Even when we all work on the same subject together, there are different levels of achievement within their capability levels. What I hope for, what is beginning to happen, is that we are forging friendships and I hope they deepen each year. I am a big fan of notebooking and will soon be taking pictures as we notebook our way through Weaver volume 1. I am excited to post them and share them with you guys. I love looking at other families notebooking and lapbooking adventures! Everyone can make a notebook page… it’s a personal page filled with what was discovered and can be as simple or as elaborate as the creator wants it to be.

For years I struggled to get my oldest to write what  wanted him to write. The biggest mistake I have ever made in my parenting and homeschooling was to force Ben to try to write a story before he was ready. And then I punished him harshly for not writing a story on demand. To this day we are still working on building back up his confidence in writing. I have taken advice from all those amazing women who have supported me through the years and come up with little techniques of my own as well for helping him to organize his ideas. The one thing I will never do is force him to complete something he is not ready for. My boys work very, very hard and I praise them for what they are brilliant in, not condemn them for what they struggle in. Not everyone learns each skill at the same exact age. He is ahead in every area, except his story writing. I notice the trend as my son Hunter is excellent in math, a great storyteller, but struggles to physically write so I need to jot down all his stories for him. Had this been 4 years ago I would have panicked, punished him, and given him a bad taste in his mouth for ever holding a pencil again.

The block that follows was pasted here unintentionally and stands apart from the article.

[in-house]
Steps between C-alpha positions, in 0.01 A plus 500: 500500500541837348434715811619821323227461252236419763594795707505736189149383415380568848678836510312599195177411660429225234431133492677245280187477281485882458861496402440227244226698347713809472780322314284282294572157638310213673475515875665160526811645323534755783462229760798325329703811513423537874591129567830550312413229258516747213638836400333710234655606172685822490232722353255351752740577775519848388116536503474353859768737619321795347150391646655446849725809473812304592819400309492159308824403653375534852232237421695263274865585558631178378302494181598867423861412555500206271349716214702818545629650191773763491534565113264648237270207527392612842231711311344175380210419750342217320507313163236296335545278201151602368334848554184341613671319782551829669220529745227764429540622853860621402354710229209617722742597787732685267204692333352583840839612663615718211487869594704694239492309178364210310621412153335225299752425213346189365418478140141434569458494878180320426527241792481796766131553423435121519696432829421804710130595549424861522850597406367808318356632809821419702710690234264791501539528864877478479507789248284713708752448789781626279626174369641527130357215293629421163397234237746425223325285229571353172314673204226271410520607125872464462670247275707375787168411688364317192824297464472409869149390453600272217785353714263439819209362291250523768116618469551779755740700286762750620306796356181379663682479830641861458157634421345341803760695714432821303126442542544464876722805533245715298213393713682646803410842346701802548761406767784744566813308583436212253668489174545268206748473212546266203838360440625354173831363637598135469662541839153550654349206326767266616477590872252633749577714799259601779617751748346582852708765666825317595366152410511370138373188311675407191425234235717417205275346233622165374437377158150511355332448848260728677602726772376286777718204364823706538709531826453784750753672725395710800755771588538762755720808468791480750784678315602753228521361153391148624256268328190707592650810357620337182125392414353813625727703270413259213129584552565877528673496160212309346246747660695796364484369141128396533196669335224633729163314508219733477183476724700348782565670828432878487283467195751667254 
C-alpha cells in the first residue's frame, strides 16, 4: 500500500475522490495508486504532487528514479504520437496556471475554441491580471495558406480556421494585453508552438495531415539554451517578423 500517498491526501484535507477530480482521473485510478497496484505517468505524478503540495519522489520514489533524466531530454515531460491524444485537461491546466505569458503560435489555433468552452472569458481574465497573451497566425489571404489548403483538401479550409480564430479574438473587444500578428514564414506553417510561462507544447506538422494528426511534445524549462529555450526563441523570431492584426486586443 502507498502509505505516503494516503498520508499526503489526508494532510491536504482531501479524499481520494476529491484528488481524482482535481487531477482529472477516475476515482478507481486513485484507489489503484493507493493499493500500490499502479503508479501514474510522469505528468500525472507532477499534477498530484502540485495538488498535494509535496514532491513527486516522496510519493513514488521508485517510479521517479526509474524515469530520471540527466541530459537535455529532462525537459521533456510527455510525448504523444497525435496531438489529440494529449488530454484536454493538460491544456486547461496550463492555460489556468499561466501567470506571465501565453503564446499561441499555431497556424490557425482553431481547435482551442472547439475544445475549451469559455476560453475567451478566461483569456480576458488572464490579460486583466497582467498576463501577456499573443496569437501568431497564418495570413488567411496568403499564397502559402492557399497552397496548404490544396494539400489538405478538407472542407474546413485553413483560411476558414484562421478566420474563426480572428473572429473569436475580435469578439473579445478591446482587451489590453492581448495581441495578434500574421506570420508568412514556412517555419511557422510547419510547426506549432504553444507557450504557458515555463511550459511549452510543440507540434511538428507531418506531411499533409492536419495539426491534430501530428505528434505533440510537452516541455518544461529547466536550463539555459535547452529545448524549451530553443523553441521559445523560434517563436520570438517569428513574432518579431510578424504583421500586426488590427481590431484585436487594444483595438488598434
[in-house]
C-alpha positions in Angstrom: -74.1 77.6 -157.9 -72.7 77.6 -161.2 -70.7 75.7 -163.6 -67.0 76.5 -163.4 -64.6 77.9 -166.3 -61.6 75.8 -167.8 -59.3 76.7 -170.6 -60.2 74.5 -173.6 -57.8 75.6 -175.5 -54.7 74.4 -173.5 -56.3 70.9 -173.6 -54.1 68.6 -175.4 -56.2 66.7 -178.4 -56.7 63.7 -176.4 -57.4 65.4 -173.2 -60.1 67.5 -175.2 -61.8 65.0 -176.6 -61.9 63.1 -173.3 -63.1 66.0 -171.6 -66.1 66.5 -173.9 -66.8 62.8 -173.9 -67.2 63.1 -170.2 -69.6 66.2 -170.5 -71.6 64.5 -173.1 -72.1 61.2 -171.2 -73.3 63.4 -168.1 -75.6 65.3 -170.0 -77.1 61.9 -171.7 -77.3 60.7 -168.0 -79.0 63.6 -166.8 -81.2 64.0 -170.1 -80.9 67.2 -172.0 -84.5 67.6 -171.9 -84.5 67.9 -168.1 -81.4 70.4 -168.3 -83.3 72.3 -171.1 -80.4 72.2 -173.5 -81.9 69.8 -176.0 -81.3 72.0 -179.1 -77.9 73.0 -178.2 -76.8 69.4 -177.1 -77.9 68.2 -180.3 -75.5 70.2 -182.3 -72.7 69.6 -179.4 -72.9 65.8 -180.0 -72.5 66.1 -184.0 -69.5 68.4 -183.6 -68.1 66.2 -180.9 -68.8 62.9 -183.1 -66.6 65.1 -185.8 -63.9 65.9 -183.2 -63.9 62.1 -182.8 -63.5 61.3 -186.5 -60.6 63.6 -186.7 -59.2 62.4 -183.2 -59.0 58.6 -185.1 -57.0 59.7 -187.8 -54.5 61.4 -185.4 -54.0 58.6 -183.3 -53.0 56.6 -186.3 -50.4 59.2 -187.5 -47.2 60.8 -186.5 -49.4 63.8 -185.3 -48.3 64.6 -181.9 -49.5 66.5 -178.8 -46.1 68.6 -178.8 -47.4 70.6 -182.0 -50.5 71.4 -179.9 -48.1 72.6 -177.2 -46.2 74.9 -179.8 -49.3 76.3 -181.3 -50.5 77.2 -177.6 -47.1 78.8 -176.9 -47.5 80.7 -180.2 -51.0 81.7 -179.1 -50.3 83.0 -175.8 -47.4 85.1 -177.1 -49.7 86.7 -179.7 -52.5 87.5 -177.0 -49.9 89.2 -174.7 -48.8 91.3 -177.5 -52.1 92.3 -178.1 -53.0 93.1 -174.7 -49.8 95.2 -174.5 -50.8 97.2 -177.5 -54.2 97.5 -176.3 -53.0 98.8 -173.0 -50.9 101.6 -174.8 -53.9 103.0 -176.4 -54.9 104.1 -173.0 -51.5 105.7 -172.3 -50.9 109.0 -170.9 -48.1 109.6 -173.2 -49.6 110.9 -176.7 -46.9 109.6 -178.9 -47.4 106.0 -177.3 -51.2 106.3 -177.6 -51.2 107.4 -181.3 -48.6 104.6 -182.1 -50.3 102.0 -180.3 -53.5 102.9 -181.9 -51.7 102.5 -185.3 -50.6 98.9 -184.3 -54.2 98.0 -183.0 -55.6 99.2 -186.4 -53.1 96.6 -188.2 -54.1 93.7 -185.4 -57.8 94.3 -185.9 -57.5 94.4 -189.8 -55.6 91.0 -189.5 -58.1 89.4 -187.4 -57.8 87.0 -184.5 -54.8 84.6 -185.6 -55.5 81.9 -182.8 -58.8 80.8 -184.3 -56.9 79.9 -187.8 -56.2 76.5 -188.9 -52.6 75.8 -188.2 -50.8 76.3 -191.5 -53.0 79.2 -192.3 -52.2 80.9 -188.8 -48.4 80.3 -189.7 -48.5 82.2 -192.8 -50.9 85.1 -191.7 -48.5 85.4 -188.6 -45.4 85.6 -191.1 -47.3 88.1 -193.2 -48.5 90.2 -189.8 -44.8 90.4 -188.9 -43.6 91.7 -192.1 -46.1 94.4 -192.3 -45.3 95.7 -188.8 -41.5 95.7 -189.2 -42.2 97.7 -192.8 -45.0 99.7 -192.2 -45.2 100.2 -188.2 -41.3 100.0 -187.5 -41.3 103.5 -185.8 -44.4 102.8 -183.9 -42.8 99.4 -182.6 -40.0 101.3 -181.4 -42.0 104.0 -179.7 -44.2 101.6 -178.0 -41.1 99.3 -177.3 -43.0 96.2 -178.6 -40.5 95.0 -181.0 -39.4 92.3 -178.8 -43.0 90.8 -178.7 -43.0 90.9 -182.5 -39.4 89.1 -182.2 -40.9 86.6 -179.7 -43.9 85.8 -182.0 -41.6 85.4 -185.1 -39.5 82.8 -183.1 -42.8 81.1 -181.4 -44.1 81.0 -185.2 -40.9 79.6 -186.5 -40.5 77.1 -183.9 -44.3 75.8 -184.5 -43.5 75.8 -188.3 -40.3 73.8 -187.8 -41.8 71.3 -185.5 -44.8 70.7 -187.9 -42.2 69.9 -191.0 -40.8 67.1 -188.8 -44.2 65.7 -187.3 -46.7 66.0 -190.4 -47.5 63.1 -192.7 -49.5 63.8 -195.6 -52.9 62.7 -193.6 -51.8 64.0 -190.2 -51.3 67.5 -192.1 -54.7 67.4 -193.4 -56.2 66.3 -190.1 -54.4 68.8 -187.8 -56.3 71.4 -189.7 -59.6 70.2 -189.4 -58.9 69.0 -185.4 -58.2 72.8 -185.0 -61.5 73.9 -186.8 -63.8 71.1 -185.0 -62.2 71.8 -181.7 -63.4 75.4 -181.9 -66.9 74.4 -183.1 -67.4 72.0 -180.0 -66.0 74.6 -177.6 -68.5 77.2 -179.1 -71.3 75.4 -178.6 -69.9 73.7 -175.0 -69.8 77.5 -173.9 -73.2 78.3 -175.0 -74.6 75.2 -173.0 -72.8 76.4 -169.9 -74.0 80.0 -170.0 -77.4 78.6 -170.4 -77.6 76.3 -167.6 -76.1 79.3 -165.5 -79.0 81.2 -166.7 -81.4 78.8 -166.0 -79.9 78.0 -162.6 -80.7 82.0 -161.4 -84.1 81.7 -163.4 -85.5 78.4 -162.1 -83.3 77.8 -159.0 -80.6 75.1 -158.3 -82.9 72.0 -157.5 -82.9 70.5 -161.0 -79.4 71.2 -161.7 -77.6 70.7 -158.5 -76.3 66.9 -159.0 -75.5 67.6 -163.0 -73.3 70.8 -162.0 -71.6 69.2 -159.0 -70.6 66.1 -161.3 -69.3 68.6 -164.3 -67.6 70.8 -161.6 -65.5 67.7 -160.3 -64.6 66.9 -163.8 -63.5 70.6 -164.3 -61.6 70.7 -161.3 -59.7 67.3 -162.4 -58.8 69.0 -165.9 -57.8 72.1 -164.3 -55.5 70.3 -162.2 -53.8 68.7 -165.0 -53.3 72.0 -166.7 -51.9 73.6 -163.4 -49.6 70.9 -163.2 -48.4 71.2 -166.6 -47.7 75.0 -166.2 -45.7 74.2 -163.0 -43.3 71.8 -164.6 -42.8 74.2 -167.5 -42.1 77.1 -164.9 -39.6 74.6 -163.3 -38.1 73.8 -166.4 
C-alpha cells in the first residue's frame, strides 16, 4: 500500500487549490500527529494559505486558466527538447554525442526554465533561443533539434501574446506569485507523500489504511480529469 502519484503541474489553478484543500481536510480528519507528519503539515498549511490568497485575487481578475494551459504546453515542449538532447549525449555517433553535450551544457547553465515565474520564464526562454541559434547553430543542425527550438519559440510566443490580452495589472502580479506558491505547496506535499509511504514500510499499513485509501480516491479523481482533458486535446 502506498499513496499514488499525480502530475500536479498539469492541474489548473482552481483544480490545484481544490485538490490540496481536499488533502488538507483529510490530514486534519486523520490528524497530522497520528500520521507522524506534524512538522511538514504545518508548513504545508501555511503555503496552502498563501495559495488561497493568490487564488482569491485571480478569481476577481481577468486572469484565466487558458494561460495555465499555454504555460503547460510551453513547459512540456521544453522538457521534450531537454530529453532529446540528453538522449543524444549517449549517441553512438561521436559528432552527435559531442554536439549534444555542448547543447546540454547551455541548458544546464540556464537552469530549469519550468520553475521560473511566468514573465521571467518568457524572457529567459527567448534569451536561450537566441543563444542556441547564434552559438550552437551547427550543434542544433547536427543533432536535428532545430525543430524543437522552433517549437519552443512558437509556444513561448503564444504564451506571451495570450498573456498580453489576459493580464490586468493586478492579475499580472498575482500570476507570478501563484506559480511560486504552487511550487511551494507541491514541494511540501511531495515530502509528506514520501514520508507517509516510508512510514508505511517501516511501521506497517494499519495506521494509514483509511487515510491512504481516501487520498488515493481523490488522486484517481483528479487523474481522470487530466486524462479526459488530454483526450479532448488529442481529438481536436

I have learned that managing a one room schoolhouse is a balance act between relaxing and trusting that my children will learn and maintaining an order of respect for each other’s space to learn. The best part of doing all of this together is that we can help each other, learn from each other, encourage each other, and praise each other. It blesses my heart when one of my children congratulates another and is truly happy for and proud of his achievement. Our ORS is by no means perfect and we work on all sorts of behavior and character issues all the time, but I wouldn’t trade this time together for anything in the world.

I hope you are finding joy in your school house, whatever it may look like.

Thanks for reading,

Jackie

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3 thoughts on “One Room Schoolhouse

  1. I really liked this post. I am new to homeschooling, and because its not so common where I am, I have tried to push my children, who are still quite young. I really appreciated your wisdom in this post, thanks! Janae

    • HI Janae! Thanks for your encouraging comment. I am sorry there’s not a lot of support where you are. I read a few hours a week on homeschooling. There are so many good books written by the pioneers of homeschooling, such as Ruth Beechick. I am constantly reminded by them that because I am with my children one on one, they will natrually receive a superior education, no need to push. Have a great weekedend and thanks for commenting!